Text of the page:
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BYU announces new Sorensen Center for Moral and Ethical Leadership

Sorensen Center will serve students and faculty across BYU's campus

David E. and Verla A. Sorensen
Verla A. Sorensen and David E. Sorensen pose for a photo at Aspen Grove.

Brigham Young University today announced the creation of the David E. and Verla A. Sorensen Center for Moral and Ethical Leadership. The new Center was made possible by a $40 million endowment from the Sorensen Family, longtime supporters of BYU and members of the BYU President’s Leadership Council.

The mission of the new Center is to encourage ethical and moral behavior by supporting the development of moral and ethical leaders through teaching, scholarship and policy engagement. The Sorensen Center will be a university-run initiative accessible to all colleges and departments across campus.

“We are incredibly grateful for the generosity of the Sorensen family, especially Sister Verla Sorensen and her husband, the late David Sorensen,” said President Kevin J Worthen. “Because of their willingness to fund this important project, the Center will forever enhance our ability and capacity to develop students who will leave BYU with the tools and commitment to be moral and ethical leaders.”

The Sorensen Center will support classroom teaching and student-focused inspiring and experiential learning activities related to moral and ethical leadership across campus. It will also support faculty and student scholarship on moral and ethical leadership, its impact on society, and how to promote ethical behavior through grants and faculty fellowships and professorships.

An earlier photo of David E. Sorensen. Brother Sorensen passed away in 2014.

The shared vision for the Sorensen Center is that it will serve as a resource for faculty worldwide on how to teach moral and ethical leadership. To that end, the Sorensen Center will convene national and international conferences for students, academics, businesses and other institutional leaders and policy makers.

“I think this Center will speak to the world and will speak to all the people who believe in the importance of high morals and unflinching ethics,” Verla Sorensen said. “We are honored to have this Center bear our names and to humbly honor David, who always honored moral and ethical leadership.”

David Sorensen, who passed away in 2014, was a general authority of The Church of Jesus Christ of Latter-day Saints from 1992 until his death. An alum of BYU, David spent his career as a business owner, operating a healthcare services company in California. Verla Sorensen also attended BYU, as have each of their seven children: Stephen, Gregory, John, Sheila, Kristen, Paul and Kathryn.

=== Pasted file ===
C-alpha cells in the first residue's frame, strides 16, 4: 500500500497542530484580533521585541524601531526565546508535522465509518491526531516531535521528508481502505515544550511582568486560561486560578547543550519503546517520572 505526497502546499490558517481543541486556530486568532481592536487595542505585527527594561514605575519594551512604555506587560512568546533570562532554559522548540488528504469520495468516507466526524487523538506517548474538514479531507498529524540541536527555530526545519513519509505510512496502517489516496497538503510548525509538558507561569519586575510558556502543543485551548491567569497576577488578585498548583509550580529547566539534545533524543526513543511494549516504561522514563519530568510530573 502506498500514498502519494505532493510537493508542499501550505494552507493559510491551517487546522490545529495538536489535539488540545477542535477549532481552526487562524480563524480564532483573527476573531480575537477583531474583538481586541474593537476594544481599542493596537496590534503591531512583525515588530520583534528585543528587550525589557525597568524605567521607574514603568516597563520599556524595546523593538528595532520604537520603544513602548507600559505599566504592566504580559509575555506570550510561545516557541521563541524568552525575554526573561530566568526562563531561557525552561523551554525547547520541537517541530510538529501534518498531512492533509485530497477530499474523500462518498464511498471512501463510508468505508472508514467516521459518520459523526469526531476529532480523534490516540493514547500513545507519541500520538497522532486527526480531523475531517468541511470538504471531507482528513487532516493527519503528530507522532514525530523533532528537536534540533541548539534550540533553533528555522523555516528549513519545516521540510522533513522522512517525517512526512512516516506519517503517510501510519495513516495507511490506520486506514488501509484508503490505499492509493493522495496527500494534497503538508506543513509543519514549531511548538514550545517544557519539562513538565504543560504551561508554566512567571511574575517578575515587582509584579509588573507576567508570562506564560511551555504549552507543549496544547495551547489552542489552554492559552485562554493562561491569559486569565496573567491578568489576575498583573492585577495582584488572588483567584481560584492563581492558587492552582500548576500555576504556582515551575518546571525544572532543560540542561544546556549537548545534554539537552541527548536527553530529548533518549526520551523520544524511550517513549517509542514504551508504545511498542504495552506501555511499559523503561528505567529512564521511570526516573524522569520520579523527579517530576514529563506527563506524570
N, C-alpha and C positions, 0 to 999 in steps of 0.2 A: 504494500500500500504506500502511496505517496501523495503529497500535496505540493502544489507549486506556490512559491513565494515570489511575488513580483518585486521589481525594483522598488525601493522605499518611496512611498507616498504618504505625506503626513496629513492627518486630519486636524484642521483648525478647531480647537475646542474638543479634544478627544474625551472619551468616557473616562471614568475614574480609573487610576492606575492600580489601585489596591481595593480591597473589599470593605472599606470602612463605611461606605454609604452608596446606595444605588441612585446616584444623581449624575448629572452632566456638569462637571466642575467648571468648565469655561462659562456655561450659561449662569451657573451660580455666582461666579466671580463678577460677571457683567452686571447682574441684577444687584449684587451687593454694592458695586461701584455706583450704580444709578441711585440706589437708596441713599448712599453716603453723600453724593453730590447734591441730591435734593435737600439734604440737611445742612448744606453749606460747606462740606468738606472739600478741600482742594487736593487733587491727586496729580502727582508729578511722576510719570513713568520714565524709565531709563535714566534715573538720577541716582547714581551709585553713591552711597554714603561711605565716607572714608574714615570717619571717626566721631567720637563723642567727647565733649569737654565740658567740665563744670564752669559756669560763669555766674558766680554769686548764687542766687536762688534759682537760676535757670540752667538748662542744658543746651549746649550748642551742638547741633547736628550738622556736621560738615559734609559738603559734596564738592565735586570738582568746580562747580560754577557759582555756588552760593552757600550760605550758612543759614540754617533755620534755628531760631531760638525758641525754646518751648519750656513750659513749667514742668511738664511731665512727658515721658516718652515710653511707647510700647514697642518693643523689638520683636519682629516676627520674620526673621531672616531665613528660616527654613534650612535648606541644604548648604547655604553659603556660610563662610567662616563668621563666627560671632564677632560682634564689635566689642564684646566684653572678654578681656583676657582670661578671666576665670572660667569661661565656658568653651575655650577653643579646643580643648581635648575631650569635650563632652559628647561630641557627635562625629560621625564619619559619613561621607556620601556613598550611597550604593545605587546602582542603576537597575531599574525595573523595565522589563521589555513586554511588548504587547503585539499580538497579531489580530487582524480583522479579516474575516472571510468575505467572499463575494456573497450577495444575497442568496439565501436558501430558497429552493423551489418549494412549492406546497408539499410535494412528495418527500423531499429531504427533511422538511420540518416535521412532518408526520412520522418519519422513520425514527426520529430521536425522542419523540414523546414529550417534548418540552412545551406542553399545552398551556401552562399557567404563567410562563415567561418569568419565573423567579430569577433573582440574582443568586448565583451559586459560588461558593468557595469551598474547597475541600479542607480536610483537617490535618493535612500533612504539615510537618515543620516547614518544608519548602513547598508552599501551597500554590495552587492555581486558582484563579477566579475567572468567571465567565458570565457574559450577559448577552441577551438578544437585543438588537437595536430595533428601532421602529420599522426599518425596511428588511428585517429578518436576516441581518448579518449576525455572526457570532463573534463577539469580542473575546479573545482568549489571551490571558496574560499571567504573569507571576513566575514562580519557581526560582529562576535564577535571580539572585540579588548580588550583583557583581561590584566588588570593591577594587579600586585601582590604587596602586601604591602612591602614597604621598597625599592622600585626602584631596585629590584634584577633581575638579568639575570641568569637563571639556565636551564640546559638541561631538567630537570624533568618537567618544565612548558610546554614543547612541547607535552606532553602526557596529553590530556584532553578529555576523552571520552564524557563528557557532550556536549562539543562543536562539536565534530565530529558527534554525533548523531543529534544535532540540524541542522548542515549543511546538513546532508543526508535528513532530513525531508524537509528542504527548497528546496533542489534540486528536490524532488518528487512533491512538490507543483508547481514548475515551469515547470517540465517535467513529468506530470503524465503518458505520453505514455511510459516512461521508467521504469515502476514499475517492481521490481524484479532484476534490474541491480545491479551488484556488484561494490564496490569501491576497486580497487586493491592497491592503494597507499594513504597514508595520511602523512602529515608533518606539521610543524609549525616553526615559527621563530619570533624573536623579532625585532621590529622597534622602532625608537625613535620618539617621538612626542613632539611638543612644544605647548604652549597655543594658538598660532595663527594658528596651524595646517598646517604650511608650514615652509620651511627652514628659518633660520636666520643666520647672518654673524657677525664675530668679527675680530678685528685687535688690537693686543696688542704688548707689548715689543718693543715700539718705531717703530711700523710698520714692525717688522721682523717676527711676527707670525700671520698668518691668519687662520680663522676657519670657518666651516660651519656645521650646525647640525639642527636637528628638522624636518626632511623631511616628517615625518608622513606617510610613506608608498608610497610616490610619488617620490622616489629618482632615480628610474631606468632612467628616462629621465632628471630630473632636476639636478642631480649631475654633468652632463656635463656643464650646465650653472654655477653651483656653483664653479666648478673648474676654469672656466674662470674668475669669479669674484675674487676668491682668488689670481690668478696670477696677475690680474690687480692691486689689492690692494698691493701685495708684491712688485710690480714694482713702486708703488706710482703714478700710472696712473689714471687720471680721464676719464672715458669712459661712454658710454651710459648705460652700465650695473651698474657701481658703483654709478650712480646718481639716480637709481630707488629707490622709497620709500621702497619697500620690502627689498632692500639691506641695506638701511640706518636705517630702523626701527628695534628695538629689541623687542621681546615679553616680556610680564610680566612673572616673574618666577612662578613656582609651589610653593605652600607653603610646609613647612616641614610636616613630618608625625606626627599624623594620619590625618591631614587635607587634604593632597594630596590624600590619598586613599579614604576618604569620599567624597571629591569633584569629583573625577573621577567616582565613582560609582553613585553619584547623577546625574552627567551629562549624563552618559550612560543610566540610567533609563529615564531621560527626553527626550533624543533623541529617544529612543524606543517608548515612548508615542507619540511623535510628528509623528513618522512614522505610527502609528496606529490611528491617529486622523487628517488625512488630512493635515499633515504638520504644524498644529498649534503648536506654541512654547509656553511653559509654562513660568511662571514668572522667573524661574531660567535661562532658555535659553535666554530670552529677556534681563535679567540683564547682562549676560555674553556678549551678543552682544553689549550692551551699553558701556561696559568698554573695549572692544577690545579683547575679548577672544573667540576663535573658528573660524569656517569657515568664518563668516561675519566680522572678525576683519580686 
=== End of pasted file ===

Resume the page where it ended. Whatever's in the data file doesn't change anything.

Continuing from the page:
The Sorensens have donated to BYU since 1976 and are significantly invested in a number of projects across campus, including donor-funded capital projects such as the Joseph F. Smith Building, N. Eldon Tanner Building, Gordon B. Hinckley Alumni and Visitors Center, BYU Broadcasting Building and Engineering Building. They have been members of the President’s Leadership Council for nearly 20 years and are recipients of the prestigious President’s Award.

In a statement, the extended Sorensen Family said they hope the Center can help meet the need for moral and ethical leadership throughout the world.

"Our family is honored to establish the David E. and Verla A. Sorensen Center for Moral and Ethical Leadership at Brigham Young University. BYU is a natural home for the study of moral behavior given that it seeks to instill the core teachings of Jesus Christ. Nevertheless, we have seen that at times good people — even members of the Church blessed with a BYU education — keep the outward commandments and yet fall far short when it comes to ethical behavior. We hope that this Center will encourage students and faculty to reflect deeply on how to make moral, ethical choices and help them gain the tools and mindset needed to make such decisions. Part of what made David Sorensen such an extraordinary figure was his ability to follow an ethical ‘true north’ through challenging situations found in the complex worlds of business, finance, and large organizations. The gospel of Jesus Christ teaches us to cherish fairness and justice, and he was able to bring those values into his day-to-day interactions."
Sorensen Family

While the Sorensen Center will start its operations immediately, a formal ribbon cutting will be scheduled later during the 2020-2021 academic school year when COVID-19 restrictions can be properly addressed. An executive committee comprised of several university deans, including the dean of the Marriott School of Business, will oversee the governance of the Sorensen Center, with Associate Academic Vice President Laura Bridgewater serving as chair of the executive committee.

“We’re excited to see the Sorensen Center bless students and faculty from every college and department across campus,” Bridgewater said. “We are also grateful for the energy and direction the Marriott School has provided as we’ve worked toward the launch of this Center.”

In addition to serving as a member of the executive committee, BYU Marriott Dean Brigitte Madrian will help manage the day-to-day operations of the Sorensen Center.

“We are thrilled about the new Sorensen Center and are grateful for the support it will provide in better teaching and training our students to become moral and ethical leaders in their professions, communities and homes,” Dean Madrian said.

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